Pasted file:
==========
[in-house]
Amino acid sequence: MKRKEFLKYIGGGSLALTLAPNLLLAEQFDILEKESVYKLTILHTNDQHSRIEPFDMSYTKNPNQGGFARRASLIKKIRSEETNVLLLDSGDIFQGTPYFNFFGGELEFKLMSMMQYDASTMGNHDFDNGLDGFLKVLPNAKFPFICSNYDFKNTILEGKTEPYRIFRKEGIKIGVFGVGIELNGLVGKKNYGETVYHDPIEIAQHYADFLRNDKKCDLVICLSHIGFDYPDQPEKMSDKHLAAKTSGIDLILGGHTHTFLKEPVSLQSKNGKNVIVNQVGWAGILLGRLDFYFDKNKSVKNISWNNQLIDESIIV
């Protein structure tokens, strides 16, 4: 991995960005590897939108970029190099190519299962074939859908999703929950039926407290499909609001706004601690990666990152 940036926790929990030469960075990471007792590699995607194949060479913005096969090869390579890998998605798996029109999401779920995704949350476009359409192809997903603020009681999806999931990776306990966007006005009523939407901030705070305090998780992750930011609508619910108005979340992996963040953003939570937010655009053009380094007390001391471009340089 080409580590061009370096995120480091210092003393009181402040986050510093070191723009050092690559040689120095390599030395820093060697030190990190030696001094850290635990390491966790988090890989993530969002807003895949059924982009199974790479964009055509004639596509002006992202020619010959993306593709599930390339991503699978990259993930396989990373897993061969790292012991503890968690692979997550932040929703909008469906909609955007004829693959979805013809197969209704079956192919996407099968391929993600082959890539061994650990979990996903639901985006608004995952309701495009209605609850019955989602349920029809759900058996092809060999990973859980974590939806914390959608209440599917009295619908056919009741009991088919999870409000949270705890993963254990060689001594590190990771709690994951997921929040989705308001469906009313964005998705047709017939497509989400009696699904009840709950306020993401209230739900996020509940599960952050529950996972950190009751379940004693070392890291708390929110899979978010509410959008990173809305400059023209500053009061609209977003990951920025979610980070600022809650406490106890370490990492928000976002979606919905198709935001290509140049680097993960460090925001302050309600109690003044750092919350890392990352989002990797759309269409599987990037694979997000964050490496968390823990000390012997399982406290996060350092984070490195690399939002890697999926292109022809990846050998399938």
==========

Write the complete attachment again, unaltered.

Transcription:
[in-house]
Amino acid sequence: MKRKEFLKYIGGGSLALTLAPNLLLAEQFDILEKESVYKLTILHTNDQHSRIEPFDMSYTKNPNQGGFARRASLIKKIRSEETNVLLLDSGDIFQGTPYFNFFGGELEFKLMSMMQYDASTMGNHDFDNGLDGFLKVLPNAKFPFICSNYDFKNTILEGKTEPYRIFRKEGIKIGVFGVGIELNGLVGKKNYGETVYHDPIEIAQHYADFLRNDKKCDLVICLSHIGFDYPDQPEKMSDKHLAAKTSGIDLILGGHTHTFLKEPVSLQSKNGKNVIVNQVGWAGILLGRLDFYFDKNKSVKNISWNNQLIDESIIV
């Protein structure tokens, strides 16, 4: 991995960005590897939108970029190099190519299962074939859908999703929950039926407290499909609001706004601690990666990152 940036926790929990030469960075990471007792590699995607194949060479913005096969090869390579890998998605798996029109999401779920995704949350476009359409192809997903603020009681999806999931990776306990966007006005009523939407901030705070305090998780992750930011609508619910108005979340992996963040953003939570937010655009053009380094007390001391471009340089 080409580590061009370096995120480091210092003393009181402040986050510093070191723009050092690559040689120095390599030395820093060697030190990190030696001094850290635990390491966790988090890989993530969002807003895949059924982009199974790479964009055509004639596509002006992202020619010959993306593709599930390339991503699978990259993930396989990373897993061969790292012991503890968690692979997550932040929703909008469906909609955007004829693959979805013809197969209704079956192919996407099968391929993600082959890539061994650990979990996903639901985006608004995952309701495009209605609850019955989602349920029809759900058996092809060999990973859980974590939806914390959608209440599917009295619908056919009741009991088919999870409000949270705890993963254990060689001594590190990771709690994951997921929040989705308001469906009313964005998705047709017939497509989400009696699904009840709950306020993401209230739900996020509940599960952050529950996972950190009751379940004693070392890291708390929110899979978010509410959008990173809305400059023209500053009061609209977003990951920025979610980070600022809650406490106890370490990492928000976002979606919905198709935001290509140049680097993960460090925001302050309600109690003044750092919350890392990352989002990797759309269409599987990037694979997000964050490496968390823990000390012997399982406290996060350092984070490195690399939002890697999926292109022809990846050998399938």